The Accidental Tourist: Out of the Inkwell, Part II

By Elizabeth Botten

March 23, 2017

The latest installment in our Accidental Tourist series—posts written by the reference services staff about notable finds they stumble across while traveling through the Archives of American Art’s collections—looks at an unusual signature.

Letter with dog pawprint in ink.
Paul Guermonprez letter to Trude Guermonprez, 1942 August 7, Trude Guermonprez papers 1929-1986, Archives of American Art.

Those of us who work in archives are no strangers to the joys of, as one colleague puts it, “reading other people’s mail.” Whether looking at an artist’s handwriting, the beauty of an illustrated letter, or being allured by a letter’s prose, letters as historical documents and physical objects can be wonderful things.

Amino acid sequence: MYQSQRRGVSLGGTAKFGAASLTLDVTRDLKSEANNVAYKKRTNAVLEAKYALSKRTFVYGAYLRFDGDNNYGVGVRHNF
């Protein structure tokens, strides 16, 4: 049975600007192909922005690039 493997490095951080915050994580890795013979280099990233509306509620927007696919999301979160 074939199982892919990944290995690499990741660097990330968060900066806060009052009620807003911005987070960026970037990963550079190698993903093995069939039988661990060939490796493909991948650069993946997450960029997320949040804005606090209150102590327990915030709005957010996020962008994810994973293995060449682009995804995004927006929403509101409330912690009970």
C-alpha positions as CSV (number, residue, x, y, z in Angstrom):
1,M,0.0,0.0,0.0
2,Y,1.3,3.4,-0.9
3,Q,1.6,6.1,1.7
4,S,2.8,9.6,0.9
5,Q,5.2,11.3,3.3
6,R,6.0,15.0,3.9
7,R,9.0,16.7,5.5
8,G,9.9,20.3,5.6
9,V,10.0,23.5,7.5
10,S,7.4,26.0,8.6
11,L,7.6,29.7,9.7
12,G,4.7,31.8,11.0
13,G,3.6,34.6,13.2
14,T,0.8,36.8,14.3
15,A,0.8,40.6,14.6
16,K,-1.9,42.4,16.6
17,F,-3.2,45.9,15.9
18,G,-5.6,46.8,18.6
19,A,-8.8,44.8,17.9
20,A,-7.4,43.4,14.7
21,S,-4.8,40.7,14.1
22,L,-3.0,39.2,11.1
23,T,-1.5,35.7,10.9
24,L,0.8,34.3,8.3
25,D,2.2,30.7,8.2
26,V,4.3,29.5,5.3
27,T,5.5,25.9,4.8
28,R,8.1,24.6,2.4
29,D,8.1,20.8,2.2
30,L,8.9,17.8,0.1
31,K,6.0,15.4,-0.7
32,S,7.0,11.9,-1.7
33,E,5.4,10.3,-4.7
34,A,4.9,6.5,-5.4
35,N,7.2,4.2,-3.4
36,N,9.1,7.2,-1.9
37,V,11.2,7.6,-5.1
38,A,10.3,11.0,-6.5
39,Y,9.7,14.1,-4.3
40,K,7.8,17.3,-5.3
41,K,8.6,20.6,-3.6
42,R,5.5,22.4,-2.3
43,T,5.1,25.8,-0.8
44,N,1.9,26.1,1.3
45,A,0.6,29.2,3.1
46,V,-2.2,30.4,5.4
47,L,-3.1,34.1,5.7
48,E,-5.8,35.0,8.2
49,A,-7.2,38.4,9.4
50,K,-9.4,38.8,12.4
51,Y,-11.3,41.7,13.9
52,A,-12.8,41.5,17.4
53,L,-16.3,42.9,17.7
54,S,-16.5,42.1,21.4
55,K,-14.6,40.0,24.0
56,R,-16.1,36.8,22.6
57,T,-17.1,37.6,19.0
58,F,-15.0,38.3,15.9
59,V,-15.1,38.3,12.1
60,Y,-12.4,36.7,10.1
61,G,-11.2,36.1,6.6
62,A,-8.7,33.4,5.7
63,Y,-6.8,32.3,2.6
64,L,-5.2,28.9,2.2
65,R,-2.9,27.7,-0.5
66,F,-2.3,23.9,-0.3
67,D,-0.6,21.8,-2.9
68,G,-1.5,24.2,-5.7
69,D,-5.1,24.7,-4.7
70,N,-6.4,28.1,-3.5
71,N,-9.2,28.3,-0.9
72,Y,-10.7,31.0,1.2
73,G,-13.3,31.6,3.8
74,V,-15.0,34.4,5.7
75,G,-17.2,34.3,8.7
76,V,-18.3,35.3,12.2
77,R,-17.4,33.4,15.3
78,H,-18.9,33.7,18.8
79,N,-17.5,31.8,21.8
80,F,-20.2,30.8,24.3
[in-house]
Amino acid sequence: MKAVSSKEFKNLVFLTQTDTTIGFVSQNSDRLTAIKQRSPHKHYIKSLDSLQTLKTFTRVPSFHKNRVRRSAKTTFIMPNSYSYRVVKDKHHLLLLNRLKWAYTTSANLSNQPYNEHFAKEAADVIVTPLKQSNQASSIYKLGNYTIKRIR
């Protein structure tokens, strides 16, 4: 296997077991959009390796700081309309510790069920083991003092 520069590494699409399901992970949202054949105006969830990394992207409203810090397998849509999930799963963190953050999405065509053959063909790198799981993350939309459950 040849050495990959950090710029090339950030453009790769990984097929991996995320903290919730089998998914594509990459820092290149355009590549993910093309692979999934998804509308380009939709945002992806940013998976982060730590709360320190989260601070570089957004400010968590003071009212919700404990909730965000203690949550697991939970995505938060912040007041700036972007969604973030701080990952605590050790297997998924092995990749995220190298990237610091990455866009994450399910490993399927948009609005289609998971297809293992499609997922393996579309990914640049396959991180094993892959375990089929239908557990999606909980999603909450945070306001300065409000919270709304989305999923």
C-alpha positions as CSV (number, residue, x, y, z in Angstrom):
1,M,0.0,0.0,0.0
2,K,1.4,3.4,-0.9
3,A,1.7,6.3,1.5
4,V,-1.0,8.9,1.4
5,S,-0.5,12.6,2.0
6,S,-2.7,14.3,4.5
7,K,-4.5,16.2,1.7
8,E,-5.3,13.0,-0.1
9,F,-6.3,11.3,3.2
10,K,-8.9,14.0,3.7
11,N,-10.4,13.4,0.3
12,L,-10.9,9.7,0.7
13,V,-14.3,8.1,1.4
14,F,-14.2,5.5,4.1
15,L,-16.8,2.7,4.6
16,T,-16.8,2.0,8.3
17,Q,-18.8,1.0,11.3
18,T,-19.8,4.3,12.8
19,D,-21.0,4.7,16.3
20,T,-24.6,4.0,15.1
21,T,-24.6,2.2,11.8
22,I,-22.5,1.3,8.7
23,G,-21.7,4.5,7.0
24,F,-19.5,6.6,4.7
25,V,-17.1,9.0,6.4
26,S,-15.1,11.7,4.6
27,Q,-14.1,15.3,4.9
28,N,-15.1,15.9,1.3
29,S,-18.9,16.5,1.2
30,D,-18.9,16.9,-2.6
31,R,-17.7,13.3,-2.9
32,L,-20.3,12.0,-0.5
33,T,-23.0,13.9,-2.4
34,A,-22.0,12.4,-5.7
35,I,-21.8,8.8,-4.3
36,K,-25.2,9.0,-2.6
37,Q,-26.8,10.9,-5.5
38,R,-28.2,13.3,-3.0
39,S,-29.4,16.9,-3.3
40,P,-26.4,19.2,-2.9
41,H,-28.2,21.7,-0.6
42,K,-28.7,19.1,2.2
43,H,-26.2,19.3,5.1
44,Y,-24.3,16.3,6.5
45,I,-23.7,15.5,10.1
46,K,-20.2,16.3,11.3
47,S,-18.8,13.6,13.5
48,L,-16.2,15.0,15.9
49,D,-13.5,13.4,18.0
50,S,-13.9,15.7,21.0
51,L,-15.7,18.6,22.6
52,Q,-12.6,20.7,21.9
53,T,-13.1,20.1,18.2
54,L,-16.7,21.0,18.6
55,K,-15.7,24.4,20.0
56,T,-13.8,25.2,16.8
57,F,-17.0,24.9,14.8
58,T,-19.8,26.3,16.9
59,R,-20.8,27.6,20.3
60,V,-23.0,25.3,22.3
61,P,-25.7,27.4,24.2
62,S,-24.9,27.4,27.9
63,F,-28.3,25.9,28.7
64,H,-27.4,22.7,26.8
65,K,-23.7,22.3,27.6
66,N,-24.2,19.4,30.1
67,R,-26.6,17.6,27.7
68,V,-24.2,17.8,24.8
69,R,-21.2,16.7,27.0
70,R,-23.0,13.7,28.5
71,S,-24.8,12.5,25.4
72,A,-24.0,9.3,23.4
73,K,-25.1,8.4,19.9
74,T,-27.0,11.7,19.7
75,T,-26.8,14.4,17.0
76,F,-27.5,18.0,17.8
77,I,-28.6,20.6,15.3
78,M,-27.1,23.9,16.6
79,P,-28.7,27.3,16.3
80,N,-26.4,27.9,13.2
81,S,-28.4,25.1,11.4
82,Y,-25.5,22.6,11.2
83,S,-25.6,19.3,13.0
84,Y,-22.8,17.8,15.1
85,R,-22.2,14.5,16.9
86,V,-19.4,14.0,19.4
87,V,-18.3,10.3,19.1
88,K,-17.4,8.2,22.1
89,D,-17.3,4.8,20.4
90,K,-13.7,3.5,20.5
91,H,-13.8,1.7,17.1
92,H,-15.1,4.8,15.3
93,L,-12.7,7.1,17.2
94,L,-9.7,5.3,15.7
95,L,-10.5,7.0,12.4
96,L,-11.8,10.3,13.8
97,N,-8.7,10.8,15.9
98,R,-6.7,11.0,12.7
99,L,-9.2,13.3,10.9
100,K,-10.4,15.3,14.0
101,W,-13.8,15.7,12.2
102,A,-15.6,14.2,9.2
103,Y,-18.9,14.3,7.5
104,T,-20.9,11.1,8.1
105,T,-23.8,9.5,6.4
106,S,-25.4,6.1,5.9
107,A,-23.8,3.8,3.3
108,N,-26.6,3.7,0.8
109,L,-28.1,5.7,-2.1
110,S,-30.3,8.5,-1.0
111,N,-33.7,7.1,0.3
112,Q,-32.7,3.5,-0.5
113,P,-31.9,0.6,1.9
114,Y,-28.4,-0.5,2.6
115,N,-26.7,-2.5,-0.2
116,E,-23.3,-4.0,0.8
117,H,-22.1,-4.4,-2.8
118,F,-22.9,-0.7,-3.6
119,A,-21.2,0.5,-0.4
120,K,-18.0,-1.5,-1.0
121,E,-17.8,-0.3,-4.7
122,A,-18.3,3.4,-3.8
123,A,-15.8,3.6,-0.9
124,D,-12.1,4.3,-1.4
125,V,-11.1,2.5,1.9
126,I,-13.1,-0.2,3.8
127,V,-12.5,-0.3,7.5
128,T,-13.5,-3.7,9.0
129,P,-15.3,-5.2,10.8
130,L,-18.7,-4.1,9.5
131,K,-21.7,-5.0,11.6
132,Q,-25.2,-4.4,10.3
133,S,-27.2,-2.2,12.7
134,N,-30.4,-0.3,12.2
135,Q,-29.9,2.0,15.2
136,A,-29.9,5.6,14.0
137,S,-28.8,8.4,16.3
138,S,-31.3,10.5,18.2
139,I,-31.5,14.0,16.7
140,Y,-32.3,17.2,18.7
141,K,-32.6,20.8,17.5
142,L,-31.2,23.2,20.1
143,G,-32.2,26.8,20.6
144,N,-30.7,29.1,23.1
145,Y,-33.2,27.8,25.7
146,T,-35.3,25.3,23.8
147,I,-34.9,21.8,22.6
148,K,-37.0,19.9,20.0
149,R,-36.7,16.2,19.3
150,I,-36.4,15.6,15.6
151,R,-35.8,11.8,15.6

A few years ago, I wrote a piece for this blog about some of my favorite signatures I found in the Archives’ collections. Recently, while looking through the papers of fiber artist Trude Guermonprez on behalf of a researcher, I discovered a letter I wish had been included.

In 1942 Guermonprez received a letter from her dog Mavis—dictated to her husband Paul—mostly consisting of the phrase, “Woef, woef.” (The letter is in Dutch, but loosely translated this reads, “Woof, woof.”) What really struck me was Mavis’ signature: A firmly stamped, textured paw print in a glorious shade of azure that is at once both earthy and sophisticated. I was immediately and completely charmed!

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Elizabeth Botten is a reference specialist at the Archives of American Art.

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